Weatherford Democrat

November 29, 2012

Helping with animal rehab

Sally Sexton

PARKER COUNTY — Ever since he was a child, Max Kassera has always had a love for animals.

“We always had pets at our house,” he said. “A skunk, an owl and your regular cats and dogs.”

Within the last few years, that love grew to a passion for helping animals through rehabilitation.

Kassera now takes in wildlife and “fosters” the creatures until they are well or grown enough, to be released back into the wild.

“I got into it accidentally when someone brought me a few baby opossums,” he said. “I called [PetsWest] for guidance, and they called Donna Robinson. She’s just wonderful.”

Robinson is a state-licensed wildlife rehabber, who deals with raccoons, opossums, skunks, squirrels and any other type of animal.

“Max has been working under me for three seasons,” Robinson said. “I’ve got a few people that work under me that are going for their permits. Max has a subcommittee permit, which means he is allowed to work and help rehab the animals under my guidance.”

Currently, Kassera has three squirrels, two of them babies that have just gotten off the bottle.

“A woman found them on her property and the mom had been killed,” Kassera said. “They’re about 3 months old, but they’ll have to stay in the house until the spring, because they’re too young to be released.”

Another squirrel, an older female, must stay with the Kasseras due to medical issues involving seizures.

“The squirrels are really just the squirreliest things, which is how they get their name, I guess,” wife Carol said. “When you go to feed them, they just squirm and wriggle all over the place.”

Feeding can be a tedious process, especially for the younger squirrels.

“You have to be careful about the formula that you give them because they’re very susceptible to diarrhea,” he said. “You’re supposed to give them 5 percent of their body weight five times a day.”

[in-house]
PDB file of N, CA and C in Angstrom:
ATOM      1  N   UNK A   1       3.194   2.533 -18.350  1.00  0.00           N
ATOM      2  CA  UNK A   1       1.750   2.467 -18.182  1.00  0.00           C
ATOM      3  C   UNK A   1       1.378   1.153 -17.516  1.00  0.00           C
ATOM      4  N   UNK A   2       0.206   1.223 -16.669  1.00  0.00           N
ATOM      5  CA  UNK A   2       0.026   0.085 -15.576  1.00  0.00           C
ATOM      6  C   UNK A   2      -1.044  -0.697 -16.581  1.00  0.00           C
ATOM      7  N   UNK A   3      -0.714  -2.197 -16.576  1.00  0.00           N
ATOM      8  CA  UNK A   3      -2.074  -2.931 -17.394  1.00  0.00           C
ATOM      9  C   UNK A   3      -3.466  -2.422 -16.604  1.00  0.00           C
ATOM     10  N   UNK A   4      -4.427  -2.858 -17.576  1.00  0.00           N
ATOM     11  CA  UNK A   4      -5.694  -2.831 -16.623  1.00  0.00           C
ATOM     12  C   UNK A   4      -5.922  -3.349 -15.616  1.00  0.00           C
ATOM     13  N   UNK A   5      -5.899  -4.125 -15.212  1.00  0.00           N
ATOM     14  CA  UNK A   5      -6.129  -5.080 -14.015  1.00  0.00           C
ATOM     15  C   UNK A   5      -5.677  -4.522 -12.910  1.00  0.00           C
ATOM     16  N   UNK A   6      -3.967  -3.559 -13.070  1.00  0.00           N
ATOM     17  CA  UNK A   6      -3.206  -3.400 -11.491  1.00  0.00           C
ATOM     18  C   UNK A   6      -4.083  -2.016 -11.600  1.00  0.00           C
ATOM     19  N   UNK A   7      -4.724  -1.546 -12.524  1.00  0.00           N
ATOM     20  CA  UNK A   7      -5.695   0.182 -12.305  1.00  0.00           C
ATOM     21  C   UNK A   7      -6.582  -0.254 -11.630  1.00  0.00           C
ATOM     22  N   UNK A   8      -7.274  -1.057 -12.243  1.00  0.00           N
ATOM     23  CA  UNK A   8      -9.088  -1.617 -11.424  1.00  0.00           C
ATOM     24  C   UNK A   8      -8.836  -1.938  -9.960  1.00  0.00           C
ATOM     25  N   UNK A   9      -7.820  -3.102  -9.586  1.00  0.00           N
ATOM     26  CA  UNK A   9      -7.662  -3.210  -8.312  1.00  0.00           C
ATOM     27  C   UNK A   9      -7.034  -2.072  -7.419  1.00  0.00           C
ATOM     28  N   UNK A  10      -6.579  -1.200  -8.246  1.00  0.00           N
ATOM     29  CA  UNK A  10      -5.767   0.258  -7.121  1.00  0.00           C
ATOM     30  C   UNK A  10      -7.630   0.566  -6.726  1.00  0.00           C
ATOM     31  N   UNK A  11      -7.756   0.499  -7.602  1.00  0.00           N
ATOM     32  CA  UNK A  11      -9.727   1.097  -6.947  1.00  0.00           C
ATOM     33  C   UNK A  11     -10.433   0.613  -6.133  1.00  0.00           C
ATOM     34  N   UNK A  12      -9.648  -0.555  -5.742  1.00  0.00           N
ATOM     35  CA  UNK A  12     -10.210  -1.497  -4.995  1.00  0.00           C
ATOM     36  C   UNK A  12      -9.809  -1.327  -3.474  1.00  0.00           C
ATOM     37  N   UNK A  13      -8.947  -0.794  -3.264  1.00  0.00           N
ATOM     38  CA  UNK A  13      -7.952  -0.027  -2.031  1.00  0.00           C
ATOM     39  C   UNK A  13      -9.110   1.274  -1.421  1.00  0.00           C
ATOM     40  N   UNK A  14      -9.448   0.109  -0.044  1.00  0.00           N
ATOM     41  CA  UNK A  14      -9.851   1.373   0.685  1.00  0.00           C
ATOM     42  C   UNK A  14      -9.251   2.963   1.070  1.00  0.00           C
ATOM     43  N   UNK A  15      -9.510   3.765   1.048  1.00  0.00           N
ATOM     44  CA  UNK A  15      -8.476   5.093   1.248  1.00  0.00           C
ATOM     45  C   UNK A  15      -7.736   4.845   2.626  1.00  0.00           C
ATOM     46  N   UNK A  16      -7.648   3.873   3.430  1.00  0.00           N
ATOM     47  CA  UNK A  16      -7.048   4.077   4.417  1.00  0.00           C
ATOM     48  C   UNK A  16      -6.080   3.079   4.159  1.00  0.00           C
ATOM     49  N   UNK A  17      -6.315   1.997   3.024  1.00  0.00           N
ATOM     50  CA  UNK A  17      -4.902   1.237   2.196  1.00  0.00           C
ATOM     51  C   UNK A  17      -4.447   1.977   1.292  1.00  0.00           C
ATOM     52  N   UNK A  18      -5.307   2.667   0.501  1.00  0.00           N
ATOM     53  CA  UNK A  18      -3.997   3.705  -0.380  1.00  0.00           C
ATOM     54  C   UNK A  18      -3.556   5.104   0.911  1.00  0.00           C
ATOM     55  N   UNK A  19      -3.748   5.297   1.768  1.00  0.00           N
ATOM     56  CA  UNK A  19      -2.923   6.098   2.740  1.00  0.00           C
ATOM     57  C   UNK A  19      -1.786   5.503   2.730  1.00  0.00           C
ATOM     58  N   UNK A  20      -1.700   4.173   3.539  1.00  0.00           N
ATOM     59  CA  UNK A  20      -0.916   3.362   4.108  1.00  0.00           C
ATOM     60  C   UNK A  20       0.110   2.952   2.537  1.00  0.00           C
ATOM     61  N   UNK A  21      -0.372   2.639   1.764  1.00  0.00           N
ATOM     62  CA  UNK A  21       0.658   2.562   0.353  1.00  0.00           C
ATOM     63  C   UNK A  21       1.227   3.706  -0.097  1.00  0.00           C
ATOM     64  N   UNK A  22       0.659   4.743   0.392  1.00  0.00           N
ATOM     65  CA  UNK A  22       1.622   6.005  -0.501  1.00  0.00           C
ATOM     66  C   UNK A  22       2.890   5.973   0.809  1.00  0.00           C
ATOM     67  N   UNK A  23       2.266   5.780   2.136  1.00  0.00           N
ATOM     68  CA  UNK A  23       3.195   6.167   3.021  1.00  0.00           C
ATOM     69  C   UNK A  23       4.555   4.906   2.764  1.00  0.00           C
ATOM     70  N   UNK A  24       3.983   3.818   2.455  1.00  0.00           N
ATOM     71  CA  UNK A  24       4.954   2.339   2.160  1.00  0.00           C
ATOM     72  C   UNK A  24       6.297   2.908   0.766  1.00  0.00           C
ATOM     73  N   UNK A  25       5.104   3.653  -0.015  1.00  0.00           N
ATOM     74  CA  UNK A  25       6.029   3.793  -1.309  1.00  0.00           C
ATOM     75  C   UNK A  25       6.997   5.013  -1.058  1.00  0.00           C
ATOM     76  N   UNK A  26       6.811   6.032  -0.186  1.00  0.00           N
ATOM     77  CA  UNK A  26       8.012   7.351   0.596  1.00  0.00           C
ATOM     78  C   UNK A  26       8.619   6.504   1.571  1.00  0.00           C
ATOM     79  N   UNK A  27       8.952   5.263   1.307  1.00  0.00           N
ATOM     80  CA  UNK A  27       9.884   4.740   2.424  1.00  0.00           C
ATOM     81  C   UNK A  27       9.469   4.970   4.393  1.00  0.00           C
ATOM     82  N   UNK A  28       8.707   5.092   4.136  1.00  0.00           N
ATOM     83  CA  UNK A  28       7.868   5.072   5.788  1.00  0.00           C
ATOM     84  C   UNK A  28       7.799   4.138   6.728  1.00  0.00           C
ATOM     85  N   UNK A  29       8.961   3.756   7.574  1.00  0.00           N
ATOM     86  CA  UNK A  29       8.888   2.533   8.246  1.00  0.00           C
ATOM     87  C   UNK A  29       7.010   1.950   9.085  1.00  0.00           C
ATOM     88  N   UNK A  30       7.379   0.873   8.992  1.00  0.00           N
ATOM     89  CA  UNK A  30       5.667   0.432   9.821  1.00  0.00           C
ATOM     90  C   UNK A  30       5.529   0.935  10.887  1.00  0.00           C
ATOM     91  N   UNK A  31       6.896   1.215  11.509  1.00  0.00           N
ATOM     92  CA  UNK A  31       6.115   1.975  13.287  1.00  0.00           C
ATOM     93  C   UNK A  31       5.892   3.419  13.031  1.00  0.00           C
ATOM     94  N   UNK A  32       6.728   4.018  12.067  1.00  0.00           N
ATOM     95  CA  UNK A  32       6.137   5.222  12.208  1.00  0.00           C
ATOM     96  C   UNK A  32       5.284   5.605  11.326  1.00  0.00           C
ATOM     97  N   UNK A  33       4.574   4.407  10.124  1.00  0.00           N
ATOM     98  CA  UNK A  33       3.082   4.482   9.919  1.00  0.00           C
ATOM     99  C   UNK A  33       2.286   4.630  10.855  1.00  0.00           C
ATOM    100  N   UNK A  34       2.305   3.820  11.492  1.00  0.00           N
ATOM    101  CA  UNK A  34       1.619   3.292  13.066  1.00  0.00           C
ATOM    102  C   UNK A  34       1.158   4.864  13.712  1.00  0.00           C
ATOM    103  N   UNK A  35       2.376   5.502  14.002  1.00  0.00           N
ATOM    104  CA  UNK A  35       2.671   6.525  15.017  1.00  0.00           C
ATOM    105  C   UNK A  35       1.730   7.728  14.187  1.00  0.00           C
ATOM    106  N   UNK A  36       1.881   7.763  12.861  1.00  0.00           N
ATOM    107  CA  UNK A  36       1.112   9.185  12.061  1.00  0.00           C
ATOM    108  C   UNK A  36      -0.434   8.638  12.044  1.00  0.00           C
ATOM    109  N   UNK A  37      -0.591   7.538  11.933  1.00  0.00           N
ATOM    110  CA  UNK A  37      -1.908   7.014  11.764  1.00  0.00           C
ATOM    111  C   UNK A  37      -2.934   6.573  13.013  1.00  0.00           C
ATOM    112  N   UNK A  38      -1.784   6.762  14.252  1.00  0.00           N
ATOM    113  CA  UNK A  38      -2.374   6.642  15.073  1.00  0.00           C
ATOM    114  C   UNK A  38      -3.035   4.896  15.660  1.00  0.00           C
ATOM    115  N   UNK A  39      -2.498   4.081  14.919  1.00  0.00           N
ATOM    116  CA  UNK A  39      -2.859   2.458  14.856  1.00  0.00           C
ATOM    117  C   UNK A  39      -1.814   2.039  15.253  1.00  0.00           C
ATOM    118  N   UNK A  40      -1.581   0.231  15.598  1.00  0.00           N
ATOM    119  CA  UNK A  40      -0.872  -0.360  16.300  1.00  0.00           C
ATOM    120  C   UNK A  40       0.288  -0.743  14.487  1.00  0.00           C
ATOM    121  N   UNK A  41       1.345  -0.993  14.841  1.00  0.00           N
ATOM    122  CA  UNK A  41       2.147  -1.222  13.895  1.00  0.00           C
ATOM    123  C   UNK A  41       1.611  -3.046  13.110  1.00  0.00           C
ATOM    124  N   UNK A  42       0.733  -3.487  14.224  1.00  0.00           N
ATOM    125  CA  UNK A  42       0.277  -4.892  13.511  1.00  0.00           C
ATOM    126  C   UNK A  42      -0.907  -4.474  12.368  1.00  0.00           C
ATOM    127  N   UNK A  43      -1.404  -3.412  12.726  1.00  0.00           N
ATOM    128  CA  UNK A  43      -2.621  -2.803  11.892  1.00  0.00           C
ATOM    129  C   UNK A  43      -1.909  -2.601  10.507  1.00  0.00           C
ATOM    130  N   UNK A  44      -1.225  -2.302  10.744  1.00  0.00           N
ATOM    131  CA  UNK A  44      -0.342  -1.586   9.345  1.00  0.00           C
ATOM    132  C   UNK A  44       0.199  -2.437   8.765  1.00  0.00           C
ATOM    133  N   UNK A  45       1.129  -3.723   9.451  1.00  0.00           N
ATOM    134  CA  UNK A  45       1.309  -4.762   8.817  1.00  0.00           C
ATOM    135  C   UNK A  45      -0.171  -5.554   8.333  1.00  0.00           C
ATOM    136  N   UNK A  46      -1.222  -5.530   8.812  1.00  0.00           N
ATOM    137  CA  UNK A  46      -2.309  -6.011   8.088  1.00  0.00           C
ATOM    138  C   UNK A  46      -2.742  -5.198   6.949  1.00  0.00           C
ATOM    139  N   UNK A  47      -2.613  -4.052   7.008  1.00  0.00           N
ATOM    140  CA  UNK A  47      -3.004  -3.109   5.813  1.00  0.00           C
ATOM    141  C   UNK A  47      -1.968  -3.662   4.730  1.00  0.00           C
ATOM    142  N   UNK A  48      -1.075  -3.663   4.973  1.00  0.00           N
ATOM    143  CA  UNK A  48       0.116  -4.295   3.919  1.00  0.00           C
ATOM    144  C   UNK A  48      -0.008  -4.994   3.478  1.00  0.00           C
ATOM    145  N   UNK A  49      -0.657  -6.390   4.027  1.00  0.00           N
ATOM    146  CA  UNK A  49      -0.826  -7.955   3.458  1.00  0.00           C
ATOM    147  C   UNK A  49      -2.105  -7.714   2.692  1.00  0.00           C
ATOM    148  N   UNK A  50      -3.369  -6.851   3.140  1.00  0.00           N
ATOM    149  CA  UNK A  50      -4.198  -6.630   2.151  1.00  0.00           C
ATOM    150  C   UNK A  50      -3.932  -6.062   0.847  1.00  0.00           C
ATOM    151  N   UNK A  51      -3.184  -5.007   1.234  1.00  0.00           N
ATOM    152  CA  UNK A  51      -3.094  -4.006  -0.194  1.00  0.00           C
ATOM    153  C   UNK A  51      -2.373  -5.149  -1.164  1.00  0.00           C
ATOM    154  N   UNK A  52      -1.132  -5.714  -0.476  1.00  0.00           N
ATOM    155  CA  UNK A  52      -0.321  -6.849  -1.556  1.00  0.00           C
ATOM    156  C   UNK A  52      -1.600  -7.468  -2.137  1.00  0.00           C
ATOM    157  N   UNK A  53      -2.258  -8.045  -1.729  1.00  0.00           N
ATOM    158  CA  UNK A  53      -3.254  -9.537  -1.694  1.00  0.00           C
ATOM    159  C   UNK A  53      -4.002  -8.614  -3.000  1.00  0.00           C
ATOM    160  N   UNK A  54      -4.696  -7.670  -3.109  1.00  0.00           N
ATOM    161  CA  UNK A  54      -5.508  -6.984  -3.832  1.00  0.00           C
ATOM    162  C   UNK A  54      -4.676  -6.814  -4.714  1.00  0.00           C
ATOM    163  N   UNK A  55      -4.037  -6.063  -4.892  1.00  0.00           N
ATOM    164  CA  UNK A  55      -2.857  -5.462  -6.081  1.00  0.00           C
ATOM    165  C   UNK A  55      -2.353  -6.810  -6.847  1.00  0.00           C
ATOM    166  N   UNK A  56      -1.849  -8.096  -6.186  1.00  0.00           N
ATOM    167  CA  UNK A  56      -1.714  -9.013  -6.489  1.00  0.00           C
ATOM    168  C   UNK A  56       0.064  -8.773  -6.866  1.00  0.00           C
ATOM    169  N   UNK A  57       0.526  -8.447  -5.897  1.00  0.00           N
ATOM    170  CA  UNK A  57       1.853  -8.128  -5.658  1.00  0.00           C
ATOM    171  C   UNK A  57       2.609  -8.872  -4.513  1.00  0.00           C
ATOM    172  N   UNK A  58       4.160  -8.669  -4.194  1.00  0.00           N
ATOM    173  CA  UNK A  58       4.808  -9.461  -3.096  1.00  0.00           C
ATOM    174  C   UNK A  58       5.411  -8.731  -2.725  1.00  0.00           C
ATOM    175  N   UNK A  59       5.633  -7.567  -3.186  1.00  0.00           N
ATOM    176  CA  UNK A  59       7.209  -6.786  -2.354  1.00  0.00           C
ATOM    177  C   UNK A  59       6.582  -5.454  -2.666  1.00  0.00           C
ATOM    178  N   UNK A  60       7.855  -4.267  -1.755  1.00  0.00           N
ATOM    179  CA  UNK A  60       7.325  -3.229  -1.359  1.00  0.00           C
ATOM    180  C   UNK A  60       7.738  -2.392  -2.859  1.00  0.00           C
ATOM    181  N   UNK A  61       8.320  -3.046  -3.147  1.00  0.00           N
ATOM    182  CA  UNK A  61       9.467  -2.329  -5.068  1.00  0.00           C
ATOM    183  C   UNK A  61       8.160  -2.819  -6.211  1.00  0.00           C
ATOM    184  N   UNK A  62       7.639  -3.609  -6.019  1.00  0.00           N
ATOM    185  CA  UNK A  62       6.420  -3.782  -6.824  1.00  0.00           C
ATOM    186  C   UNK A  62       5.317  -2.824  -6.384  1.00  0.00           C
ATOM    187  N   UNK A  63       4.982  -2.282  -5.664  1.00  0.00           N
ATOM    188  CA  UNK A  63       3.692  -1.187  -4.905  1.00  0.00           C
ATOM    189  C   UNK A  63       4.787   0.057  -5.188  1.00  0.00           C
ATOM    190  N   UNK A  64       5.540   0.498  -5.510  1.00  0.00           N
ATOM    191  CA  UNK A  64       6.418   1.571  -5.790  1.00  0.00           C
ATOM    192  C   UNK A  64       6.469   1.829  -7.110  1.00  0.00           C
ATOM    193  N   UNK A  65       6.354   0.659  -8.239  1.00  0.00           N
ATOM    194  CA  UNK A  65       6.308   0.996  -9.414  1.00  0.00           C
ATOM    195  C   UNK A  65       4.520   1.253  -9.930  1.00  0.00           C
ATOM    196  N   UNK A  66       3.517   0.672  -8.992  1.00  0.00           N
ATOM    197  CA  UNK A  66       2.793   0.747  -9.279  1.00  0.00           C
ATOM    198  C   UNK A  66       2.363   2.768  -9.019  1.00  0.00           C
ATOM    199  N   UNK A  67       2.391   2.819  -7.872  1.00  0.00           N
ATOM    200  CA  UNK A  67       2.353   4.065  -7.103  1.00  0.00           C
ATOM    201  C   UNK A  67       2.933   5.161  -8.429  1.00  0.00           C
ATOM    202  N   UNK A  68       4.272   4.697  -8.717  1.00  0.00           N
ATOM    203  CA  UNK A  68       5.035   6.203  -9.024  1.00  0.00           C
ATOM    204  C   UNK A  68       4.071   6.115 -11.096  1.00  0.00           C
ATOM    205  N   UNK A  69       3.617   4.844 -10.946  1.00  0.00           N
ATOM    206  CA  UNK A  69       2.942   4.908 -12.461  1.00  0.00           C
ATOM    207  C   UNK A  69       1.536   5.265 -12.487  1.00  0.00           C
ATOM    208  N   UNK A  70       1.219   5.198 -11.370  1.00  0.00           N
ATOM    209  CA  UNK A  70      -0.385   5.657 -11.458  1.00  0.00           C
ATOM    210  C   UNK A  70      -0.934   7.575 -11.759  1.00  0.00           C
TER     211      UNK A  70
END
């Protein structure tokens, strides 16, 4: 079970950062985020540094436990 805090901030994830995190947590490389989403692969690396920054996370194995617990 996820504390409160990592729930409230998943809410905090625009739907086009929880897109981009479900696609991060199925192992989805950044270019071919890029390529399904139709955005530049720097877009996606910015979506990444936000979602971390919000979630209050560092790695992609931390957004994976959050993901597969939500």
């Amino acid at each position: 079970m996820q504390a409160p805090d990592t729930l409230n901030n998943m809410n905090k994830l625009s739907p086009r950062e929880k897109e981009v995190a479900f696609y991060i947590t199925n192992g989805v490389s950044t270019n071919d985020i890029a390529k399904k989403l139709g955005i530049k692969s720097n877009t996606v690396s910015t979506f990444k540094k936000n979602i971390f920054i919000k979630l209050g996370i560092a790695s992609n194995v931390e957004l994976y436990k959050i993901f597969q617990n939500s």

The couple is also rehabilitating a bunny that was found mauled by a cat and brought in.

Carol Kassera wasn’t too keen on the idea of animal rehab, but ultimately let her husband make the decision.

“I told him if he wanted to do it, we would do it,” she said.

Though Carol has a smaller role in the process, it hasn’t stopped her from bonding with some of the creatures.

“I like the opossums the best,” she said. “Everyone thinks they’re so vicious, but that’s only because they hiss at you when they feel threatened. They’re really one of the sweetest animals.”

Opossums, skunks and squirrels are just a few of the wildlife creatures that have come through the Kassera’s home.

When the couple lived in Illinois, a rescued baby raccoon, Toodles, turned into one of the best pets they say they’ve ever had.

“She had been abandoned by her mom and she was sitting on a stump just crying,” Carol Kassera said. “So we rescued her, took her in and she grew into the most wonderful pet.”

Toodles lived to be 13 years old, very close to a record, Max Kassera said.

Now five dogs and several cats live in harmony with the rescues, and every now and then, a skunk or feral cat will wander up on the back porch, guaranteed a free meal from the Kasseras.

“We’ve got about five acres of land, and I’ve let it grow a little wild in the back so that the animals can live in the underbrush,” Max Kassera said. “There are a lot of us that like to feed the animals in the neighborhood.”

For those interested in helping to foster wildlife, such as the Kasseras do, contact Robinson at 817-597-9175. Volunteers must be 18 or older.

“I’ve got about eight people that are helping out with the rehab, but we always, always are needing for people to help,” she said.